The former princely state of Cooch Behar, once ruled by the Koch dynasty is the abode of Sitalpati 'weavers'. Over 14,000 families have kept this traditional art alive. These weavers engage in the lengthy process of slicing, weaving and processing the cane. A simple natural colour variation of brown and white along with the weaver's creative patterns bring about the most intricately simple yet unique designs.
Department of Micro, Small & Medium Enterprises & Textiles, Government of West Bengal, in collaboration with UNESCO has developed Rural Craft Hub at Ghughumari.
The newly developed Folk Art Centre in Ghughumari has a designed space dedicated to showcase the different aspects of this rich tradition to the visitors. The center also has office space, workshop space and accommodation for guests.
New Cooch Behar is the nearest railway station and half an hour’s drive away from Ghughumari. It takes about 2.5 hours by car to reach Ghughumari from Siliguri.
The Folk Art Centre has well-furnished guest rooms along with basic amenities available for the visitors. One can also stay at the hotels in Cooch Behar.
The two-storied Folk Art Centre is a designed space to showcase the craftsmanship of the artists to the visitors. The mission of the Folk Art Centre is to document the traditional heritage that includes process of production, source materials, social significance and present it to the visitors in a systematic way.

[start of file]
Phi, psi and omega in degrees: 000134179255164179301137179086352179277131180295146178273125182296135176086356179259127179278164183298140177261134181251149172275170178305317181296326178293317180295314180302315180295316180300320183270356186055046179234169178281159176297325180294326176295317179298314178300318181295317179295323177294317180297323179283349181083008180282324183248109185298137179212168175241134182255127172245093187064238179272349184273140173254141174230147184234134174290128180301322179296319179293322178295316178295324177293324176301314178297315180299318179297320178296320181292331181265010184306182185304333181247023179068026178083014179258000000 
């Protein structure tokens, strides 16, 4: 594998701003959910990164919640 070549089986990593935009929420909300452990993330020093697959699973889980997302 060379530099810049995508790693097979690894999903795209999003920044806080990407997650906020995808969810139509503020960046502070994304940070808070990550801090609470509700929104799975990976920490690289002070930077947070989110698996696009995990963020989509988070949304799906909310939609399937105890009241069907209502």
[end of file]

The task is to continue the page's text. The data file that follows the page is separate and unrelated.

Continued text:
The center also shares the story of the artist community and display the traditional as well as diversified products made by them. Visitors can collect craft of their choice from the sales outlet and take with them as a souvenir.
Sitalpati is the most distinguished traditional rural handicrafts of Cooch Behar and has about 14,000 families weaving Pati in and around Ghugumari. Most of these families migrated from Tangail, Mymensingh, Pabna, Sirajgunje and Bikrampur areas of present day Bangladesh and settled in this region during and after the partition of Bengal.
Ghughumari is synonymous with 'Sital-Pati' or 'cool-mat. Woven from the green cane slips called Maranta Dichotoma (Muthra Reed), Sitalpatis are extremely comfortable and smooth. Men are engaged in growing and extracting the fibre while women do the weaving. The quality of the Sitalpati mat is judged by its glossiness, smoothness and fineness of texture. Mukta (pearl) is the common name as the fruits of the plant resemble pearls. According to local lore Lord Krishna wanted Radha to gift him pearls which Radha denied at prompting Krishna to sow a certain plant which grew instantly and bore seeds that resembled pearls.
A 3 day village fair "Sitalpati Mela" along with folk festival will be held on January 20-22, 2017.